Types of Valve Disease
Heart valves can have one of two malfunctions:
Regurgitation (or leakage of the valve)
The valve(s) does not close completely, causing the blood to flow backward through the valve. This results in leakage of the blood back into the atria from the ventricles (in the case of the mitral and tricuspid valves) or leakage of blood back into the ventricles (in the case of the aortic and pulmonary valves).
Stenosis (or narrowing of the valve)
The valve(s) opening becomes narrowed or valves become damaged or scarred (stiff), inhibiting the flow of blood out of the ventricles or atria. The heart is forced to pump blood with increased force in order to move blood through the narrowed or stiff (stenotic) valve(s).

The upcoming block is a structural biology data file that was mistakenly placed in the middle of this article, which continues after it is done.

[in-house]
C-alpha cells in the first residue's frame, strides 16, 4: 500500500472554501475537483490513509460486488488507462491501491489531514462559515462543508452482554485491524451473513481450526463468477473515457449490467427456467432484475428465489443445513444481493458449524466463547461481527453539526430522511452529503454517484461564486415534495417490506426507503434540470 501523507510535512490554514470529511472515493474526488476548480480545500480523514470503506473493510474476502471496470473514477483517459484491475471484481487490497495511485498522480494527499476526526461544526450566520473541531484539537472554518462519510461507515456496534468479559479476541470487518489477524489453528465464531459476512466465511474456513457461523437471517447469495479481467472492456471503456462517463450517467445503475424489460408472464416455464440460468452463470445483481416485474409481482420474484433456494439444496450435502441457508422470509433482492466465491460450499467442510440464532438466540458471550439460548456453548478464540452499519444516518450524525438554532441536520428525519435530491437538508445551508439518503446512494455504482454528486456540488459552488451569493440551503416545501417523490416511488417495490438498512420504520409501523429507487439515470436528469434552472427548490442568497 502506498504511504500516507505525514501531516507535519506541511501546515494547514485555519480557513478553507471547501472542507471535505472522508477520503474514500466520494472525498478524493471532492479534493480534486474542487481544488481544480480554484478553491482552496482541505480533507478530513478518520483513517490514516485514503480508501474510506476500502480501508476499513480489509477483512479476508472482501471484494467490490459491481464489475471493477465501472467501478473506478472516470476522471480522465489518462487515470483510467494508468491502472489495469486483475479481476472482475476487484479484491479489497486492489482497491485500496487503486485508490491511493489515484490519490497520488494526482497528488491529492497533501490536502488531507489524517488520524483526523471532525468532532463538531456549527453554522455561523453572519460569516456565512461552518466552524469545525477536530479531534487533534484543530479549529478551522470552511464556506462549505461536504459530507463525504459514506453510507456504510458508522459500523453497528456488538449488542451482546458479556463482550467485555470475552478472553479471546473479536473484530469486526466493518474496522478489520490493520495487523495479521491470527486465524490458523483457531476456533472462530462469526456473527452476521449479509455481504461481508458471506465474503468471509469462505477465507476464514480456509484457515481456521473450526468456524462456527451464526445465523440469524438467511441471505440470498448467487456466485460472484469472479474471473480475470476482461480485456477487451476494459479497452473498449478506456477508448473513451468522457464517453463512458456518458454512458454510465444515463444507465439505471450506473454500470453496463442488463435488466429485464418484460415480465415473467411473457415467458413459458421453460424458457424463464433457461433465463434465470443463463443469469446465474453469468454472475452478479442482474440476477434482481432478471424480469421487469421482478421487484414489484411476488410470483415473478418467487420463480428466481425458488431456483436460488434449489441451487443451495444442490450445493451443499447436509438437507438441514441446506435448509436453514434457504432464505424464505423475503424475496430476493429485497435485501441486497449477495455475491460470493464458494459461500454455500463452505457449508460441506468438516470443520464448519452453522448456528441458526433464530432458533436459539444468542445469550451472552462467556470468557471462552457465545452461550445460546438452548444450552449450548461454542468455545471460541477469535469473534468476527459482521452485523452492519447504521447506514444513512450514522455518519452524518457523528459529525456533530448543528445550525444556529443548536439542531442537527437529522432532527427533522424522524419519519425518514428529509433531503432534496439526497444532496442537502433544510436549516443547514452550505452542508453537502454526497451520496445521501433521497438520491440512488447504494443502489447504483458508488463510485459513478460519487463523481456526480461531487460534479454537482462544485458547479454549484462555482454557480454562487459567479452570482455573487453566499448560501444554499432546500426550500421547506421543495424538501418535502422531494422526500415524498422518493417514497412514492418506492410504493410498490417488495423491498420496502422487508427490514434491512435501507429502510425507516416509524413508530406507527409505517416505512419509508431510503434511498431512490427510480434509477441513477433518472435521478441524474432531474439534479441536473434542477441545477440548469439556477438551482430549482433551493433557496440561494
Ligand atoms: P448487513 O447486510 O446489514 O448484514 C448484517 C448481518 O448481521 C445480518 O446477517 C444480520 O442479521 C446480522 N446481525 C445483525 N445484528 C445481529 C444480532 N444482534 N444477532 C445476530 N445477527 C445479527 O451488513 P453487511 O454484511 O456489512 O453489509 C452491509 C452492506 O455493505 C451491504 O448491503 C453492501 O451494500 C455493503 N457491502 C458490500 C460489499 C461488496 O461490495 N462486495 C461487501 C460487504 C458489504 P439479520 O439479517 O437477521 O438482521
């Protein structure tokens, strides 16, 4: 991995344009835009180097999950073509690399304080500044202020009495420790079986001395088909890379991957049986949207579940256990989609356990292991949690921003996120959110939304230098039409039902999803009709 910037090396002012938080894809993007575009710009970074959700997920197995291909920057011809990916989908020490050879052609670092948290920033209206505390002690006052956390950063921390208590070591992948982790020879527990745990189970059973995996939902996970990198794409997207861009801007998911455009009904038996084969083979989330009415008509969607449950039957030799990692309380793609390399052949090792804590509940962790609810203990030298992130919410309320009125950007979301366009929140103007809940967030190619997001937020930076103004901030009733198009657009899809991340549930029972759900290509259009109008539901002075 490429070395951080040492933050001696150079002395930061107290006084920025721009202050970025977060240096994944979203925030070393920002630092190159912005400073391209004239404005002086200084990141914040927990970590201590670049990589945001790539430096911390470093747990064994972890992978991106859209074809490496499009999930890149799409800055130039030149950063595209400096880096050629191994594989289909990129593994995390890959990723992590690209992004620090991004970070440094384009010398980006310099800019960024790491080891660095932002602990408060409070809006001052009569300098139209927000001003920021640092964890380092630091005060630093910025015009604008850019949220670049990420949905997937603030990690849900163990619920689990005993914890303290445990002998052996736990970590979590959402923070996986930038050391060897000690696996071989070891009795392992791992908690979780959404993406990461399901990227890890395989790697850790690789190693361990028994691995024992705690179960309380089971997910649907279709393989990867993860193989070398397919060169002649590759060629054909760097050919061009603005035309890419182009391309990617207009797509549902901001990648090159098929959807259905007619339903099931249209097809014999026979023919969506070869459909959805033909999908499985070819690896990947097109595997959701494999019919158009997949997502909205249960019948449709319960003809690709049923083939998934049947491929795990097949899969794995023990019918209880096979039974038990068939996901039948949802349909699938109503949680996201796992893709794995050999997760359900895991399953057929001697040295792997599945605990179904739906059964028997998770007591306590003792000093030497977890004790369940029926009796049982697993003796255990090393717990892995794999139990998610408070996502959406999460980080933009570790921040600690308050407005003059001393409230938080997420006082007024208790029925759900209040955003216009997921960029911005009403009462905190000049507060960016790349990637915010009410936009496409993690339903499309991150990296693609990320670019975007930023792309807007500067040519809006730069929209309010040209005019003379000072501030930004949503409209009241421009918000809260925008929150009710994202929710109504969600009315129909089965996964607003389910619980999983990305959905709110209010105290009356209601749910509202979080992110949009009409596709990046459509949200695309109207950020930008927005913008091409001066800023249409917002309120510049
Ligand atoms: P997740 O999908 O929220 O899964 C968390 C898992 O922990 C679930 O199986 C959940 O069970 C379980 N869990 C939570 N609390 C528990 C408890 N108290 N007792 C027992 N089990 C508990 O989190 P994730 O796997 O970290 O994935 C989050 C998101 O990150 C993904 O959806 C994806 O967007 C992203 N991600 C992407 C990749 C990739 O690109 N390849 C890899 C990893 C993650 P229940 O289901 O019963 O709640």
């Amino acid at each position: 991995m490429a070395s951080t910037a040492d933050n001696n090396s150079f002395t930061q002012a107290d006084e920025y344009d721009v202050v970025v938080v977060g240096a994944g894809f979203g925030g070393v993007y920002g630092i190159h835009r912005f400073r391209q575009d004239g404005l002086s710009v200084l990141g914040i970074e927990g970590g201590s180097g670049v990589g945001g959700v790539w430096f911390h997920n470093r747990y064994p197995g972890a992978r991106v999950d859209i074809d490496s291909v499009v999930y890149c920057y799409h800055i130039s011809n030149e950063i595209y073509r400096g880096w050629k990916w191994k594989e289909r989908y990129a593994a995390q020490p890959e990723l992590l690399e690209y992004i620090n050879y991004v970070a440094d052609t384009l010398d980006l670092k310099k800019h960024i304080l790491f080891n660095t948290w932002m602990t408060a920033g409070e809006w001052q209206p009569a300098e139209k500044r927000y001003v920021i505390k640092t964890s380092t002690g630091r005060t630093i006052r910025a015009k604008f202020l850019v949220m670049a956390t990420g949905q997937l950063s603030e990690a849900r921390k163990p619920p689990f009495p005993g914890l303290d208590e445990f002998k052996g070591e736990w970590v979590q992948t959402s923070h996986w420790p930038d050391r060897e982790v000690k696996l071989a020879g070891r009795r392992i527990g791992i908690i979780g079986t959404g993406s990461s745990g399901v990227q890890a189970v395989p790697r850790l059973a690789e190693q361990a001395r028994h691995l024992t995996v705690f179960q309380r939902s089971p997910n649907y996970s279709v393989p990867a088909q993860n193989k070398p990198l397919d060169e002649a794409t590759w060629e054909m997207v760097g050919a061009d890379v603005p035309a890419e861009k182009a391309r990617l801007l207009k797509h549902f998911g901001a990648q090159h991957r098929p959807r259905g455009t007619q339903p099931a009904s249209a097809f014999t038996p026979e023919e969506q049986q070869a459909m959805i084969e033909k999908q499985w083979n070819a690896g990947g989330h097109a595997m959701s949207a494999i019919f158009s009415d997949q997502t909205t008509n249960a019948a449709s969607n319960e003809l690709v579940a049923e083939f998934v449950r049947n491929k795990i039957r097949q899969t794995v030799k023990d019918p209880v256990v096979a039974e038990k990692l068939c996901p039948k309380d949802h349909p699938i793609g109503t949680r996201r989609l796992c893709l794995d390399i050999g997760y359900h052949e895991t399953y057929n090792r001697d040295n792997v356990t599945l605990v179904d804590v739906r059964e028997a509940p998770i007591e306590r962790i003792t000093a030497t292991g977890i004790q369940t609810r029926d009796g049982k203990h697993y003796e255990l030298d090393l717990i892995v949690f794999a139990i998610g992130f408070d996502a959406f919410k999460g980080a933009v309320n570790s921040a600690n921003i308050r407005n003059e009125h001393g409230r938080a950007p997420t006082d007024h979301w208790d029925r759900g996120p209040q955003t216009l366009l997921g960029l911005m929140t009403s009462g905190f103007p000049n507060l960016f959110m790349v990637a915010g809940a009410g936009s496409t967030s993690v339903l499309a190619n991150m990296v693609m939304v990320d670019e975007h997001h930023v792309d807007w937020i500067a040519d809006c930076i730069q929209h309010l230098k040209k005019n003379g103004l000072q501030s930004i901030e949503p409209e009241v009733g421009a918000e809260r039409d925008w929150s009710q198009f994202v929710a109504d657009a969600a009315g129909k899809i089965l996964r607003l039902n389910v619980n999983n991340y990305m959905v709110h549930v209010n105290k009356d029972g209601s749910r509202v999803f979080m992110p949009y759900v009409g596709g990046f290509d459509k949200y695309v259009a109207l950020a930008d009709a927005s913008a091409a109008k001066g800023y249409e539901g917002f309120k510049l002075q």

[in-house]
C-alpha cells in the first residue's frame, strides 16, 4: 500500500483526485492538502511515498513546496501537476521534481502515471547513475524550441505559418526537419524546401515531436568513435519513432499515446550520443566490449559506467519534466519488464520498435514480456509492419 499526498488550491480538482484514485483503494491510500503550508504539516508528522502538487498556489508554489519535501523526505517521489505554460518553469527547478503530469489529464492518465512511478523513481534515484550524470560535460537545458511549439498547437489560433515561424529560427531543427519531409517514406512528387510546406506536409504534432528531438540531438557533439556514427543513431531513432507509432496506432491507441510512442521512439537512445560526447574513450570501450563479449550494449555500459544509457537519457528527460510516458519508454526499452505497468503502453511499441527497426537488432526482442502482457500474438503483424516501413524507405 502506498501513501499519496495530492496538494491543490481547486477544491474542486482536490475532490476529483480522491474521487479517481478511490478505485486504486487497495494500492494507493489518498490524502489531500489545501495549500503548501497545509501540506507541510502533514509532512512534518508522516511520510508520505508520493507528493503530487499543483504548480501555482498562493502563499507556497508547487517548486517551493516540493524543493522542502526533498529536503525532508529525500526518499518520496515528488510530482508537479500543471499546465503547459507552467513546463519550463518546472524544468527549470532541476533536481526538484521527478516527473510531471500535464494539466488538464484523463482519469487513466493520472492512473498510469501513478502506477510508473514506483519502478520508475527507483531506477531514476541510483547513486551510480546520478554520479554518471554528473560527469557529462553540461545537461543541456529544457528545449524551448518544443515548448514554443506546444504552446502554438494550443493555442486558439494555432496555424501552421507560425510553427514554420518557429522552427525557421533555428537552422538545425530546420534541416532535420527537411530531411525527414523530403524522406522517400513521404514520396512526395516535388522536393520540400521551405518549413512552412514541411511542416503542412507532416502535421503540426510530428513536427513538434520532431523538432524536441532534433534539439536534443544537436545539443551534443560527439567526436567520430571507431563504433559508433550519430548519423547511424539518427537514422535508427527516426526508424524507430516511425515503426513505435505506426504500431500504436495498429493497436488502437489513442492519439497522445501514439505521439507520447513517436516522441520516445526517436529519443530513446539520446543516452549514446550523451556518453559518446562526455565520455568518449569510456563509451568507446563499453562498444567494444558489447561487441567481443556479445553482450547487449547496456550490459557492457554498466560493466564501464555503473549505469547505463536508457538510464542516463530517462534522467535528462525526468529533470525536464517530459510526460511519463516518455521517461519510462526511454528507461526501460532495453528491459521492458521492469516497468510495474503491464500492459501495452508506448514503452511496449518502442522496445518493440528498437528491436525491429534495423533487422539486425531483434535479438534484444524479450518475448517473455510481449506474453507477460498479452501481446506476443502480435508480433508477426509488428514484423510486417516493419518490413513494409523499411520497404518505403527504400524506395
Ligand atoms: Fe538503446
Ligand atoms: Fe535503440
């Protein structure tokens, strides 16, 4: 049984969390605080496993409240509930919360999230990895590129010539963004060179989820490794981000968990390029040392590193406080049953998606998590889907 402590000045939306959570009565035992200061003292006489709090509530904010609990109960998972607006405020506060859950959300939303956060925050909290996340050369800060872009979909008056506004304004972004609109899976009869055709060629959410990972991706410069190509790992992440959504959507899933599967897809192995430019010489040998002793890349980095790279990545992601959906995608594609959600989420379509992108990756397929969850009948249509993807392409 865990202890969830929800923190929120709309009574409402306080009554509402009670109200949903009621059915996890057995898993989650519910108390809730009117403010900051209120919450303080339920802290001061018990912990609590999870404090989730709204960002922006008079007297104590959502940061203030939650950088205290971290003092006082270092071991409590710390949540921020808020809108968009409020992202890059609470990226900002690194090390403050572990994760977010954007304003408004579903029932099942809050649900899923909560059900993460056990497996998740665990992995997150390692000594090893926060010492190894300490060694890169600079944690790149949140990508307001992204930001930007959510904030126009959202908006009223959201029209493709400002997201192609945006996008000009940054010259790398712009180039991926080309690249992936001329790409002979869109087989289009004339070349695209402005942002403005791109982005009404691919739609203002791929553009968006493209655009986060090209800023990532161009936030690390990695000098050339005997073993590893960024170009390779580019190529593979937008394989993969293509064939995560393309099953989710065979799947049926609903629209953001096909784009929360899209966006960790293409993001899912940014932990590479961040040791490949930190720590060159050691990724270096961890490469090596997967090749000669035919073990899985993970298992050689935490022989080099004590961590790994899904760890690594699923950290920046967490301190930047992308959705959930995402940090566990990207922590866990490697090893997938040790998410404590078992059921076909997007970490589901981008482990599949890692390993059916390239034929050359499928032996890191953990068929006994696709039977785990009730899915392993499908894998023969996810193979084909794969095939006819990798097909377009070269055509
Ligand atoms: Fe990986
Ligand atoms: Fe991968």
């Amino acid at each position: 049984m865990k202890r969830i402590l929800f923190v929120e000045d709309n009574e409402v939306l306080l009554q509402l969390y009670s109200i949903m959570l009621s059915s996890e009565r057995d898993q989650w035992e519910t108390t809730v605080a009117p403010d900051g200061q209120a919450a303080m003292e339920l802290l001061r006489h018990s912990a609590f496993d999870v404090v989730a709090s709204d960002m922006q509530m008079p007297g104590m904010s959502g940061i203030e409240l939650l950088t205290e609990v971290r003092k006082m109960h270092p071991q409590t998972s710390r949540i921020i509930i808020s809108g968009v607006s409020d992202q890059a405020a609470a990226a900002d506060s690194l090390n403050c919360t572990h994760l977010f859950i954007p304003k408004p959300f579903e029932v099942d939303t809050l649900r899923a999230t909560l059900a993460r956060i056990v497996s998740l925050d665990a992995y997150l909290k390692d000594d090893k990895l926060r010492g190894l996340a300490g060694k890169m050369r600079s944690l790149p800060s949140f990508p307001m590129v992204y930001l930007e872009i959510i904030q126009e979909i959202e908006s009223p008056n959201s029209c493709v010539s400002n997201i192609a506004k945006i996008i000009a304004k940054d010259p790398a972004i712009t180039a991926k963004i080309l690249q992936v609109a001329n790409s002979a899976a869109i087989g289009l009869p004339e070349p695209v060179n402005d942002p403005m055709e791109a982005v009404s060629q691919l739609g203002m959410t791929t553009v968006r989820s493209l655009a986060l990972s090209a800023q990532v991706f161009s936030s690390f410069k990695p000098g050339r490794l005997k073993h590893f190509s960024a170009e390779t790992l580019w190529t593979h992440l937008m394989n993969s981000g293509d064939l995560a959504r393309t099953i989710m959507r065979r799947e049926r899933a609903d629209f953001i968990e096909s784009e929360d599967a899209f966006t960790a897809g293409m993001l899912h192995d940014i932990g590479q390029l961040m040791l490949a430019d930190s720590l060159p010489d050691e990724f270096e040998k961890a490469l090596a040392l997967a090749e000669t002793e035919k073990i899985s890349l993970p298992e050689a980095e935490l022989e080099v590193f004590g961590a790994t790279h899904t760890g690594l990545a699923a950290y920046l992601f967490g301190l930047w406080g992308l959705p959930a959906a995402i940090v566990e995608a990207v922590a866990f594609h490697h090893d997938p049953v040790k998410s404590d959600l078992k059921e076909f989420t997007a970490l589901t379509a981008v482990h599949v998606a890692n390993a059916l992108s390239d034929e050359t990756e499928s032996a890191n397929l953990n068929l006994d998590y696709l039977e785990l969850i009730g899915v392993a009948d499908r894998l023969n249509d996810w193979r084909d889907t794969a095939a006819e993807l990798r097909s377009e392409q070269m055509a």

Heart valves can have both malfunctions at the same time (regurgitation and stenosis). Also, more than one heart valve can be affected at the same time. When heart valves fail to open and close properly, the implications for the heart can be serious, possibly hampering the heart's ability to pump blood adequately through the body. Heart valve problems are one cause of heart failure.